We affirm that the fundamental purposes of government are to protect human beings from harm, punish those who do evil, uphold civil liberties, and to commend those who do good. The public has a role in shaping and crafting policies concerning the use of AI in society, and these decisions should not be left to those who develop these technologies or to governments to set norms.

We deny that AI should be used by governments, corporations, or any entity to infringe upon God-given human rights. AI, even in a highly advanced state, should never be delegated the governing authority that has been granted by an all-sovereign God to human beings alone. 

Romans 13:1-7; Acts 10:35; 1 Peter 2:13-14

Article 10: War

We affirm that the use of AI in warfare should be governed by love of neighbor and the principles of just war. The use of AI may mitigate the loss of human life, provide greater protection of non-combatants, and inform better policymaking. Any lethal action conducted or substantially enabled by AI must employ 5 human oversight or review. All defense-related AI applications, such as underlying data and decision-making processes, must be subject to continual review by legitimate authorities. When these systems are deployed, human agents bear full moral responsibility for any actions taken by the system.

We deny that human agency or moral culpability in war can be delegated to AI. No nation or group has the right to use AI to carry out genocide, terrorism, torture, or other war crimes.

Genesis 4:10; Isaiah 1:16-17; Psalm 37:28; Matthew 5:44; 22:37-39; Romans 13:4

Article 9: Security

We affirm that AI has legitimate applications in policing, intelligence, surveillance, investigation, and other uses supporting the government’s responsibility to respect human rights, to protect and preserve human life, and to pursue justice in a flourishing society.

We deny that AI should be employed for safety and security applications in ways that seek to dehumanize, depersonalize, or harm our fellow human beings. We condemn the use of AI to suppress free expression or other basic human rights granted by God to all human beings.

Romans 13:1-7; 1 Peter 2:13-14

Article 8: Data & Privacy

We affirm that privacy and personal property are intertwined individual rights and choices that should not be violated by governments, corporations, nation-states, and other groups, even in the pursuit of the common good. While God knows all things, it is neither wise nor obligatory to have every detail of one’s life open to society.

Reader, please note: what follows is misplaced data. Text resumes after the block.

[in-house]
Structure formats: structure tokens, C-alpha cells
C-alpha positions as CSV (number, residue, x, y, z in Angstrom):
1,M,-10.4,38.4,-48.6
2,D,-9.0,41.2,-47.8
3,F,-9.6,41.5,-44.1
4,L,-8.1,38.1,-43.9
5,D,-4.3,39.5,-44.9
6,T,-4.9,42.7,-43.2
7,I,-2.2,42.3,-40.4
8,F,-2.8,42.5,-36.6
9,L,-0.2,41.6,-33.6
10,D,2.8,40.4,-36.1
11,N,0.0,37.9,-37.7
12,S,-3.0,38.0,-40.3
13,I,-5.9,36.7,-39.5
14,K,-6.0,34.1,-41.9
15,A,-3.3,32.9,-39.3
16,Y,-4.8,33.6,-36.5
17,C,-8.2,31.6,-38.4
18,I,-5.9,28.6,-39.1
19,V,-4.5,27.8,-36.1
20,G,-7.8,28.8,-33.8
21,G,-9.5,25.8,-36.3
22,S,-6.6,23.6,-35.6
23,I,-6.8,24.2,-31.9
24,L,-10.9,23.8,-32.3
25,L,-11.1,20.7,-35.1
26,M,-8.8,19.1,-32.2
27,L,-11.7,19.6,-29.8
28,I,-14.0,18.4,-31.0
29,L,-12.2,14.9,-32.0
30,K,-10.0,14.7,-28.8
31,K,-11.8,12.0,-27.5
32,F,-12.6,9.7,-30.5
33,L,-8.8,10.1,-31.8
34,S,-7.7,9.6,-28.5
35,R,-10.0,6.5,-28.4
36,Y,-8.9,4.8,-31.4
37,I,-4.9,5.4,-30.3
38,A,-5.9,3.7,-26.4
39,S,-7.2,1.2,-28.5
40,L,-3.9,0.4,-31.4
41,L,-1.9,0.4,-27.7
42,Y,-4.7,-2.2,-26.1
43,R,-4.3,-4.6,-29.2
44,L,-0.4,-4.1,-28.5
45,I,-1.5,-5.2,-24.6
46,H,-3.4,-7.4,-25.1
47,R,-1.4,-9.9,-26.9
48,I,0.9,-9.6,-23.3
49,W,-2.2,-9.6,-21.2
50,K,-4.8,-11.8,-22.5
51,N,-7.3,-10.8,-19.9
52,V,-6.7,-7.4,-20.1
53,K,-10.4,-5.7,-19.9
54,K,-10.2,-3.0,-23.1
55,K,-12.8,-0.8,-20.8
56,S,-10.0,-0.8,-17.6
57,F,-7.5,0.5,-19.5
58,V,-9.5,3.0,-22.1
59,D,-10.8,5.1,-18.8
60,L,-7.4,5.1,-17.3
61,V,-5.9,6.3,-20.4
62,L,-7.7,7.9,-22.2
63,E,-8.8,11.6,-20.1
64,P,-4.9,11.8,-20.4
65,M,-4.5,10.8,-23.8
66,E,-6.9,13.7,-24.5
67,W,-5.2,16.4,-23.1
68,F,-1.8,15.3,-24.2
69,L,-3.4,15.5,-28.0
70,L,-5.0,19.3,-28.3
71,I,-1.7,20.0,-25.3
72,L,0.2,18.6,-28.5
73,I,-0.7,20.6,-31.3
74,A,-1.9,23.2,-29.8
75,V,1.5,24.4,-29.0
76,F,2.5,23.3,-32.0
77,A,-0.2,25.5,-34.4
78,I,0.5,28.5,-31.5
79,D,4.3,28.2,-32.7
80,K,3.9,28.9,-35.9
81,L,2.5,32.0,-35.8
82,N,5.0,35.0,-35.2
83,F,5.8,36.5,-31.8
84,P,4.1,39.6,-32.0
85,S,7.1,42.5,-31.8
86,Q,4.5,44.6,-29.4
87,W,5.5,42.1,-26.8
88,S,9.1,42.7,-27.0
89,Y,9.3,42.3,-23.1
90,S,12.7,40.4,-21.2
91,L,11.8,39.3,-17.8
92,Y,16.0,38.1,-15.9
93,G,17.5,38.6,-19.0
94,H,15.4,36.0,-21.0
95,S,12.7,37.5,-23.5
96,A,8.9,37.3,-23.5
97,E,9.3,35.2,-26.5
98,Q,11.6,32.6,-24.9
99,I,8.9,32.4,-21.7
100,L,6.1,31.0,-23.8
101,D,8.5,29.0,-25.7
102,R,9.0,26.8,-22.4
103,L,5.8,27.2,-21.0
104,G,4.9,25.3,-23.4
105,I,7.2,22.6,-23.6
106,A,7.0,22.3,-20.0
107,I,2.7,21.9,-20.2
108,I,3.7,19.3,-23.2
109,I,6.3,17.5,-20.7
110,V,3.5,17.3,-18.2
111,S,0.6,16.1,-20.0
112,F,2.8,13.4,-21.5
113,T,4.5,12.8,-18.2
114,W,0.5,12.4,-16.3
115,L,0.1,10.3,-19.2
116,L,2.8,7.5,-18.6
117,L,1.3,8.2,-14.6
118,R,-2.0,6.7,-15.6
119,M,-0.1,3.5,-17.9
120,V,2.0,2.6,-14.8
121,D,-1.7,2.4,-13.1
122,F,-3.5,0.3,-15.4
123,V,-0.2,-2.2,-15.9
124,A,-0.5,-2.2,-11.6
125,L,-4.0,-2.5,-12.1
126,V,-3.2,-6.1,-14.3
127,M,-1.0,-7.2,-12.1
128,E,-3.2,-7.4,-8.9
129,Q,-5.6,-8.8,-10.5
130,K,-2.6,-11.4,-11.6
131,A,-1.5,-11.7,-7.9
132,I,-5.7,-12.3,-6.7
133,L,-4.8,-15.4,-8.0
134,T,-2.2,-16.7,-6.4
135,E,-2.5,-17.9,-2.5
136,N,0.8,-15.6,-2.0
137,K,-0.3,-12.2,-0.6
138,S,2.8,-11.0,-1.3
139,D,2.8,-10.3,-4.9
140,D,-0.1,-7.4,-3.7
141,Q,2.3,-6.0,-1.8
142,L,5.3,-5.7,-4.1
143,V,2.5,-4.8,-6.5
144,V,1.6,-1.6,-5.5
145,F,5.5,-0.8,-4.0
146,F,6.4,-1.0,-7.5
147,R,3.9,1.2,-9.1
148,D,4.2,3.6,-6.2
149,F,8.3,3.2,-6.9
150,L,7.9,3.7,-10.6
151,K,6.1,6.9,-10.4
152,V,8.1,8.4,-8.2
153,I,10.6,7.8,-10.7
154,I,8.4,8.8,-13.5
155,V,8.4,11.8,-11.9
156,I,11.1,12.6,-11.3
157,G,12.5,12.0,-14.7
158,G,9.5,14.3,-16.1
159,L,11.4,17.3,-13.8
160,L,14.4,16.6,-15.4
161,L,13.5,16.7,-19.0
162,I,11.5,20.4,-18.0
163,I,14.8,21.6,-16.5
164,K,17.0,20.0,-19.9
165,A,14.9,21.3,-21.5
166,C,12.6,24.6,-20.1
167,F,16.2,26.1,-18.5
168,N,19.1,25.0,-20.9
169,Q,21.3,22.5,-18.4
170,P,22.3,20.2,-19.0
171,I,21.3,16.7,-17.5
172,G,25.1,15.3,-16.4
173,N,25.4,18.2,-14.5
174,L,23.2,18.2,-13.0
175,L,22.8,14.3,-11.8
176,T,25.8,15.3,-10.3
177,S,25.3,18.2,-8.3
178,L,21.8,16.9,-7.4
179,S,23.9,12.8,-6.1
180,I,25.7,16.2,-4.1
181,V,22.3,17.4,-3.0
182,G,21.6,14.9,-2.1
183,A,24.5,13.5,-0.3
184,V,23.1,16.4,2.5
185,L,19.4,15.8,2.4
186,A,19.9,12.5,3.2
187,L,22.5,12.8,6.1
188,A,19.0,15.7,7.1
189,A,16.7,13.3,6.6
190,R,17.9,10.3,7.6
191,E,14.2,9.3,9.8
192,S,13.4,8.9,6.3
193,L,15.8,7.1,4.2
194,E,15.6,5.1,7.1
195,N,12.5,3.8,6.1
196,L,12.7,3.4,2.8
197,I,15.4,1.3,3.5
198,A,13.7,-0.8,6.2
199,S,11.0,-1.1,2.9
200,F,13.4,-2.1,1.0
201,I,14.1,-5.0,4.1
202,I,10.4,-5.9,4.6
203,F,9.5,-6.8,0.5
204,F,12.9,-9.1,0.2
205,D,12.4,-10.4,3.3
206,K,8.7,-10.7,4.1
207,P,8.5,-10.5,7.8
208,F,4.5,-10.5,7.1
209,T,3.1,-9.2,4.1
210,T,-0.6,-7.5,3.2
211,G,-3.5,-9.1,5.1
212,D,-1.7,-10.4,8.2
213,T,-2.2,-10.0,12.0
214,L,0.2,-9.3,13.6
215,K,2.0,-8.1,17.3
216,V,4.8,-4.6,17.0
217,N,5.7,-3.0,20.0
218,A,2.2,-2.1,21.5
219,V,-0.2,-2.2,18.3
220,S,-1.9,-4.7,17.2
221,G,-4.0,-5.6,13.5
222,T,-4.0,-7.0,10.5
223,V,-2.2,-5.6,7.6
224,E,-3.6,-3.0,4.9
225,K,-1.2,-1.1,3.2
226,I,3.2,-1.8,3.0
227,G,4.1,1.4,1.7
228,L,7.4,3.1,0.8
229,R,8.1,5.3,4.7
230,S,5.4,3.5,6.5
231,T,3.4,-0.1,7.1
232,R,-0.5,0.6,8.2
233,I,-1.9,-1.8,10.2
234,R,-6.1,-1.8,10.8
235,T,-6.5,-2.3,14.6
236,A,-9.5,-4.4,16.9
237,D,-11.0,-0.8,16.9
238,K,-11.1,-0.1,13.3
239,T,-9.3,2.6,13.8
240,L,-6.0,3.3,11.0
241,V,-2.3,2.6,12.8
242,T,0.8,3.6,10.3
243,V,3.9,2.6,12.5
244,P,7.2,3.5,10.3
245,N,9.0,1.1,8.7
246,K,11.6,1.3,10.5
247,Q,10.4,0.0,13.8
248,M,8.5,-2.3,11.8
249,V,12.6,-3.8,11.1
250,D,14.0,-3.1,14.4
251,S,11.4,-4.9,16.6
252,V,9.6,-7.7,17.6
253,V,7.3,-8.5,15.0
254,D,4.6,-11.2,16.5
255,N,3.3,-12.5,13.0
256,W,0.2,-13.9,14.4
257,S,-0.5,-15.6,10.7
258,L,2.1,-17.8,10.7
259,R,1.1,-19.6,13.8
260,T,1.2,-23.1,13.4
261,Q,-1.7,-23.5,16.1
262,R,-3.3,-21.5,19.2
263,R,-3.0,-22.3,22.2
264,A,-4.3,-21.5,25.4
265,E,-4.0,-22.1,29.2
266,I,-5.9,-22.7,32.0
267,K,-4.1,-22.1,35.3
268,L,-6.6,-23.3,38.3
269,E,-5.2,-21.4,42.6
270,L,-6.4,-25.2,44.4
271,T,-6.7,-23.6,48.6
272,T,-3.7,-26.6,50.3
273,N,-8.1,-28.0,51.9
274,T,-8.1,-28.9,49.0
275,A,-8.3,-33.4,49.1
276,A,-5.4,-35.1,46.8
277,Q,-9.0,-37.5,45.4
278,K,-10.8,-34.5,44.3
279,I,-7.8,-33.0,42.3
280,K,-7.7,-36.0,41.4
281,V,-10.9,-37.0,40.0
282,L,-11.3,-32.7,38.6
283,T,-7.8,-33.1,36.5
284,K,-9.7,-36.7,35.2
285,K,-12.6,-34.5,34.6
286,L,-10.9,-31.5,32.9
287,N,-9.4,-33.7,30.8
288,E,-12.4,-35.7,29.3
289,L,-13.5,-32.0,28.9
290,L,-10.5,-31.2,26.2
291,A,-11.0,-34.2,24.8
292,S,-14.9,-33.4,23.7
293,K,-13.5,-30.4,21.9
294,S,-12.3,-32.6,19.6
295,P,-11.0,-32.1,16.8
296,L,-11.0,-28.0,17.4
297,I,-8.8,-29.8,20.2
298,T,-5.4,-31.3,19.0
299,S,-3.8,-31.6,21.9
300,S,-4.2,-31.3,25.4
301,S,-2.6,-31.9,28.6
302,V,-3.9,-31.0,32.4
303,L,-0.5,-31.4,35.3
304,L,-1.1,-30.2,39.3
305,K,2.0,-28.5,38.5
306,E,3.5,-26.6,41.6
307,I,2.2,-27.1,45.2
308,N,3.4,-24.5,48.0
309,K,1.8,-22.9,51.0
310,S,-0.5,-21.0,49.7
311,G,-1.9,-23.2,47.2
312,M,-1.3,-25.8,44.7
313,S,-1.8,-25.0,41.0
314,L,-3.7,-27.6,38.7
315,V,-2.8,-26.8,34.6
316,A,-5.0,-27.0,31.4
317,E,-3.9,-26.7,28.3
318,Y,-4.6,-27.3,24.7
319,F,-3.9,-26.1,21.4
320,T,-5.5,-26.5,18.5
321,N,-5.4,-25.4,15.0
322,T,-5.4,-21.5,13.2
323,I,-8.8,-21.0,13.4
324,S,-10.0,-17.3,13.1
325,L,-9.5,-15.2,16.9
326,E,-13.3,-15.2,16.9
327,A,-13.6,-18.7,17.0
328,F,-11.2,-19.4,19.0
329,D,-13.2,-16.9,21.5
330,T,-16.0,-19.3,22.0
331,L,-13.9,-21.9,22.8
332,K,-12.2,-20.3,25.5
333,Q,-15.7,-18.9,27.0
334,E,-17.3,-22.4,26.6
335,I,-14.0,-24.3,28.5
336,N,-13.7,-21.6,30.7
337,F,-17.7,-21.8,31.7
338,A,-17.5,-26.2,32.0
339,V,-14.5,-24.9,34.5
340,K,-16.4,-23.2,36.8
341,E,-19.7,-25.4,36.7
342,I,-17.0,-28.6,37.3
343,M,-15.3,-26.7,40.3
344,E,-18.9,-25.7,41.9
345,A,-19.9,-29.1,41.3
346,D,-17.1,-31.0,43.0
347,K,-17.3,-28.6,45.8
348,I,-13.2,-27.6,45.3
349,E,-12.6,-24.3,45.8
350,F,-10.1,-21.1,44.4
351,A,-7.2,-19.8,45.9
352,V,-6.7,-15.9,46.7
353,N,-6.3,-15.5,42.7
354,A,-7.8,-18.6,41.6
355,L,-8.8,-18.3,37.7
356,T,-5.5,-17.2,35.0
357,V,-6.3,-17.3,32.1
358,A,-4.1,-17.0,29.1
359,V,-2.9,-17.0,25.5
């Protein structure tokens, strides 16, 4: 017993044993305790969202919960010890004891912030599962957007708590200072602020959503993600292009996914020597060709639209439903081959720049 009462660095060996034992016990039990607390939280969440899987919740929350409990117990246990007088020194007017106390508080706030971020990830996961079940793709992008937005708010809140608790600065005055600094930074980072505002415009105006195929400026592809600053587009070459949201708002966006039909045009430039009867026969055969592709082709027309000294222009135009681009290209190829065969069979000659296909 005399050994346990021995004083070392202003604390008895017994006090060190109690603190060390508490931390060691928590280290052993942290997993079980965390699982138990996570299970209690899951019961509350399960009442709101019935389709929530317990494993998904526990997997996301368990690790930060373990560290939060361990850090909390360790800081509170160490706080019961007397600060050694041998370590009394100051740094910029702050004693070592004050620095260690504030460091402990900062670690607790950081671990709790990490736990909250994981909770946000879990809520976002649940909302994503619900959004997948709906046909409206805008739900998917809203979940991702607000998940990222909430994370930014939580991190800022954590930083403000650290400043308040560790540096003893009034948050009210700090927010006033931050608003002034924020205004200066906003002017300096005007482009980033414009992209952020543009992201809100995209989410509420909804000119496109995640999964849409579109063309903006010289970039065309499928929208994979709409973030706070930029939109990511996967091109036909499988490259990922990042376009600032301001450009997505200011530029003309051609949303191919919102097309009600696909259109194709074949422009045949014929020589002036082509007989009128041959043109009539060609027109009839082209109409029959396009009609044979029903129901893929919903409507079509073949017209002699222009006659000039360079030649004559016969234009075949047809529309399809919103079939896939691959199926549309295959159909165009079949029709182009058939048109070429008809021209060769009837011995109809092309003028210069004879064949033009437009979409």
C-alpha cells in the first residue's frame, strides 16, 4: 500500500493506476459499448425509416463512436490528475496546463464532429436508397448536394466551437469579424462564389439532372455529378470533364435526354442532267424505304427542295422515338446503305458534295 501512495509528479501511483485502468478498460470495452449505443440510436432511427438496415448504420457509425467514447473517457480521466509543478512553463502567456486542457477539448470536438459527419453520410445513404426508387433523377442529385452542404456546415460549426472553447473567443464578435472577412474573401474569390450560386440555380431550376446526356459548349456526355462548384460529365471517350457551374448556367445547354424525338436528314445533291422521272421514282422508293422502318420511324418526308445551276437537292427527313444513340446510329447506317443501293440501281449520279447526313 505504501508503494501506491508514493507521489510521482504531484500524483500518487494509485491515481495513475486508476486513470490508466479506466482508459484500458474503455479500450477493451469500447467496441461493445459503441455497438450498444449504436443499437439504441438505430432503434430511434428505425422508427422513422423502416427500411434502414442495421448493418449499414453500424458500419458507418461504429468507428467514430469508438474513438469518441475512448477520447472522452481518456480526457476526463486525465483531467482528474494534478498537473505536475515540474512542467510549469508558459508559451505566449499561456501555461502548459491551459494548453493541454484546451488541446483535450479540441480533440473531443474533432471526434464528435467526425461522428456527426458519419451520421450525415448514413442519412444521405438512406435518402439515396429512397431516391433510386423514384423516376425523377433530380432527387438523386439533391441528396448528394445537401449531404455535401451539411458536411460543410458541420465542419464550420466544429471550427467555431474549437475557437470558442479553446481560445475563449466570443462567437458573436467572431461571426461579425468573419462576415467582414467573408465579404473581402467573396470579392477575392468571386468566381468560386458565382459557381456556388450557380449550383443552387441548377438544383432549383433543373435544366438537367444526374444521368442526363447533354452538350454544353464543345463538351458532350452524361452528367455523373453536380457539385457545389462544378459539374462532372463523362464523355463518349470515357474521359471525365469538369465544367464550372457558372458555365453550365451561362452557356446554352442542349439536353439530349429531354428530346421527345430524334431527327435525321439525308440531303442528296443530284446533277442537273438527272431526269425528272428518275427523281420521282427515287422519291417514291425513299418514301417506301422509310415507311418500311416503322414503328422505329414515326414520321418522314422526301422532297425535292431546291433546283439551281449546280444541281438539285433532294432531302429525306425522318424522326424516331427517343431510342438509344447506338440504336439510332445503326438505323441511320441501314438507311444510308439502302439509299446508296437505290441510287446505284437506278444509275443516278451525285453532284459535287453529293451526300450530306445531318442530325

We deny the manipulative and coercive uses of data and AI in ways that are inconsistent with the love of God and love of neighbor. Data collection practices should conform to ethical guidelines that uphold the dignity of all people. We further deny that consent, even informed consent, although requisite, is the only necessary ethical standard for the collection, manipulation, or exploitation of personal data—individually or in the aggregate. AI should not be employed in ways that distort truth through the use of generative applications. Data should not be mishandled, misused, or abused for sinful purposes to reinforce bias, strengthen the powerful, or demean the weak.

Exodus 20:15, Psalm 147:5; Isaiah 40:13-14; Matthew 10:16 Galatians 6:2; Hebrews 4:12-13; 1 John 1:7 

Article 7: Work

We affirm that work is part of God’s plan for human beings participating in the cultivation and stewardship of creation. The divine pattern is one of labor and rest in healthy proportion to each other. Our view of work should not be confined to commercial activity; it must also include the many ways that human beings serve each other through their efforts. AI can be used in ways that aid our work or allow us to make fuller use of our gifts. The church has a Spirit-empowered responsibility to help care for those who lose jobs and to encourage individuals, communities, employers, and governments to find ways to invest in the development of human beings and continue making vocational contributions to our lives together.

We deny that human worth and dignity is reducible to an individual’s economic contributions to society alone. Humanity should not use AI and other technological innovations as a reason to move toward lives of pure leisure even if greater social wealth creates such possibilities.

Genesis 1:27; 2:5; 2:15; Isaiah 65:21-24; Romans 12:6-8; Ephesians 4:11-16

Article 6: Sexuality

We affirm the goodness of God’s design for human sexuality which prescribes the sexual union to be an exclusive relationship between a man and a woman in the lifelong covenant of marriage.